Clip and Copy: How to "fire" a patient

December 5, 2003

When you dismiss a patient, choose your words carefully. Here's what to say.

When you dismiss a patient, choose your words carefully. Here's what to say.

The doctor-patient relationship isn't created equal, especially when it comes to ending it. A patient can walk away at any time, but you can't sever ties without following specific protocols.

That doesn't mean, however, that you have to endure noncompliant, abusive, or deadbeat patients. Risk managers stress that you should try to bring such patients around, but if your efforts fail, provide at least 30 days' notice of termination in writing, on your letterhead, via certified mail, return receipt requested. Keep the receipt in the patient's file.

The sample letters below—for a noncompliant patient and a patient who won't pay his bill—must be modified to reflect specific circumstances. (Either copy the letter and change accordingly, or use the Microsoft Word version below). You'll need to refer the patient to the appropriate medical society or hospital to obtain a list of physicians, and offer emergency care as needed. Include an authorization to transfer records.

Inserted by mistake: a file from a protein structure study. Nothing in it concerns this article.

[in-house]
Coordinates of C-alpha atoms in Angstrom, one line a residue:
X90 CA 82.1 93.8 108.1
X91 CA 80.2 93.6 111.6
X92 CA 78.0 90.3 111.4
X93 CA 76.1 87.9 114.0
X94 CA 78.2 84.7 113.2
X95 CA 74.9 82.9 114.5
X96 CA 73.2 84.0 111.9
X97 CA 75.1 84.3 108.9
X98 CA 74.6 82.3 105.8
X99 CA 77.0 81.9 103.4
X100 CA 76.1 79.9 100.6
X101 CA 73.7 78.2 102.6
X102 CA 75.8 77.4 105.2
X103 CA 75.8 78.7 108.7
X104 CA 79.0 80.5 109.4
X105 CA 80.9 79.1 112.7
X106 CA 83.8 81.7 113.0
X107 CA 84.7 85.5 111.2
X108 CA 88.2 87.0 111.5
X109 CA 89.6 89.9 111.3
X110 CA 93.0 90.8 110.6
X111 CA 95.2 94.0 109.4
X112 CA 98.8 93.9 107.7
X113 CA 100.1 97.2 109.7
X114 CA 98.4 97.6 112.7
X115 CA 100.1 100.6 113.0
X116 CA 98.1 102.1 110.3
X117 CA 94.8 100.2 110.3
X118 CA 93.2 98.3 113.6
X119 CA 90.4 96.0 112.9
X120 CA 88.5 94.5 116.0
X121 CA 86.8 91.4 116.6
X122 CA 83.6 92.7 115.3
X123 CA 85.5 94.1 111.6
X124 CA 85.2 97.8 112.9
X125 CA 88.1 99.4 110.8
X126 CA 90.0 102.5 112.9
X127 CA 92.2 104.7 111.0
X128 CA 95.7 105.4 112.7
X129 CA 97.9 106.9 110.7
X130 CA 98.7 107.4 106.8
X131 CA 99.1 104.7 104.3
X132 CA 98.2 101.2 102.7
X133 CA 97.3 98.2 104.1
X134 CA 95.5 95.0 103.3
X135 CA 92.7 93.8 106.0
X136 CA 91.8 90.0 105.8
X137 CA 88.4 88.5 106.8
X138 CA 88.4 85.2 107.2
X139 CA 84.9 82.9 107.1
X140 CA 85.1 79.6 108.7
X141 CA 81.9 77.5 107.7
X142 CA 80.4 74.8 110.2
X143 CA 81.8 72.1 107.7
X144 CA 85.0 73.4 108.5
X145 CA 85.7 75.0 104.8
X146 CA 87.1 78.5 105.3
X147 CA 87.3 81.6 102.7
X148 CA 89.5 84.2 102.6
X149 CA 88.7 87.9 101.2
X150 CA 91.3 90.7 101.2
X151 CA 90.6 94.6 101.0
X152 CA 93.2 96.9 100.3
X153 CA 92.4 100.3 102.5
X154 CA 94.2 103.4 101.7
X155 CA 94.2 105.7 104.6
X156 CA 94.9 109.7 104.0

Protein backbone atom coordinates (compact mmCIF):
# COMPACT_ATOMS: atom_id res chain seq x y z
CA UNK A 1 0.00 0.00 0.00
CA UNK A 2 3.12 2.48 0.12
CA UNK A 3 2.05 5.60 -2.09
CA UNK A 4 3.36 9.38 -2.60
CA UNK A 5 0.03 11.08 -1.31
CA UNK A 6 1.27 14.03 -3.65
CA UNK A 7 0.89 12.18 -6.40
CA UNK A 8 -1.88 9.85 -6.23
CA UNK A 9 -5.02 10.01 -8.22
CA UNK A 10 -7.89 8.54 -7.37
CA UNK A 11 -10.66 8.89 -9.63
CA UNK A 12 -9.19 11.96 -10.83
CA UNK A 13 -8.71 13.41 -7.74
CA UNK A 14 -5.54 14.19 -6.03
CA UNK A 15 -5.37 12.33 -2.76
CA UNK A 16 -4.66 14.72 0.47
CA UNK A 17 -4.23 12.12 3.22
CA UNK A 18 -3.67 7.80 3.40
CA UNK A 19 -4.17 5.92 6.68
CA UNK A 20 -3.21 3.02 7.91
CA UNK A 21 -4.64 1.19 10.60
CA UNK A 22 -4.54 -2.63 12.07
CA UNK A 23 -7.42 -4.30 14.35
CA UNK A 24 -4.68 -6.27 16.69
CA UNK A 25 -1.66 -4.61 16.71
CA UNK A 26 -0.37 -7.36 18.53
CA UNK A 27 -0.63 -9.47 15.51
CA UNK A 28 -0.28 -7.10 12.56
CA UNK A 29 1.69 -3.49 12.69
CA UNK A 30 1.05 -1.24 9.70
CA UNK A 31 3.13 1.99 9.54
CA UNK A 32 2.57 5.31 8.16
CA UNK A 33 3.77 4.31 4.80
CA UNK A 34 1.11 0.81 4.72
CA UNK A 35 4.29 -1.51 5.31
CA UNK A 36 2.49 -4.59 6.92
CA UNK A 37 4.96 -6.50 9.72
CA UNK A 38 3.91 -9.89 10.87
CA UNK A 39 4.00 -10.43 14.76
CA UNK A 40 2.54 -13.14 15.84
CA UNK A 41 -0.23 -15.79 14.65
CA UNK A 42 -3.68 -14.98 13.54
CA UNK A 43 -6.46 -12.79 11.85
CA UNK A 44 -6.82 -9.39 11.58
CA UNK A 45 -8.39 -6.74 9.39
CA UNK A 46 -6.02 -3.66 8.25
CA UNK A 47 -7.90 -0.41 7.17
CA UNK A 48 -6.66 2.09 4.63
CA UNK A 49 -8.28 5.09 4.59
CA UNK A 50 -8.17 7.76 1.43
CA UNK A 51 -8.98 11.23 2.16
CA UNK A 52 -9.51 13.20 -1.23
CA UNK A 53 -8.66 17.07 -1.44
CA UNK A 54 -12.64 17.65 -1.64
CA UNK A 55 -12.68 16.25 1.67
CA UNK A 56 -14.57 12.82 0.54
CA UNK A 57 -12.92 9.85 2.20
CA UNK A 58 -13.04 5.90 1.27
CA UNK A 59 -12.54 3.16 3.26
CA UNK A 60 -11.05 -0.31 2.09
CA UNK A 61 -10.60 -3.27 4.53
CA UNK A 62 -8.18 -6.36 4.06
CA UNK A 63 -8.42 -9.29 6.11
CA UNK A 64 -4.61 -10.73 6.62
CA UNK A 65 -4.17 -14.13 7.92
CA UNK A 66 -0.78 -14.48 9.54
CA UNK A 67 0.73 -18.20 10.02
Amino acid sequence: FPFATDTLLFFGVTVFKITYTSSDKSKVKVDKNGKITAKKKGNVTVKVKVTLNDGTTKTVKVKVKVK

If the patient is in a managed care plan, read the contract carefully to determine discharge policy. "The plan may need to be assured that the patient has been discharged because he's abusive or noncompliant," says Steven I. Kern, a healthcare attorney in Bridgewater, NJ, "not because he's just too expensive to treat."

—Senior Editor
Gail Garfinkel Weiss

To view the form in Word you must have Word 2000 or better. If you don't have this program you can download the free Microsoft Word 97/2000 Viewer. (You cannot edit an open document in Word Viewer. However, you can copy text to the Clipboard to paste it in other applications).

Other forms and patient handouts are available in the Clip and Copy section of our Web site at www.memag.com .



Gail Weiss. Clip and Copy: How to "fire" a patient. Medical Economics Dec. 5, 2003;80:94.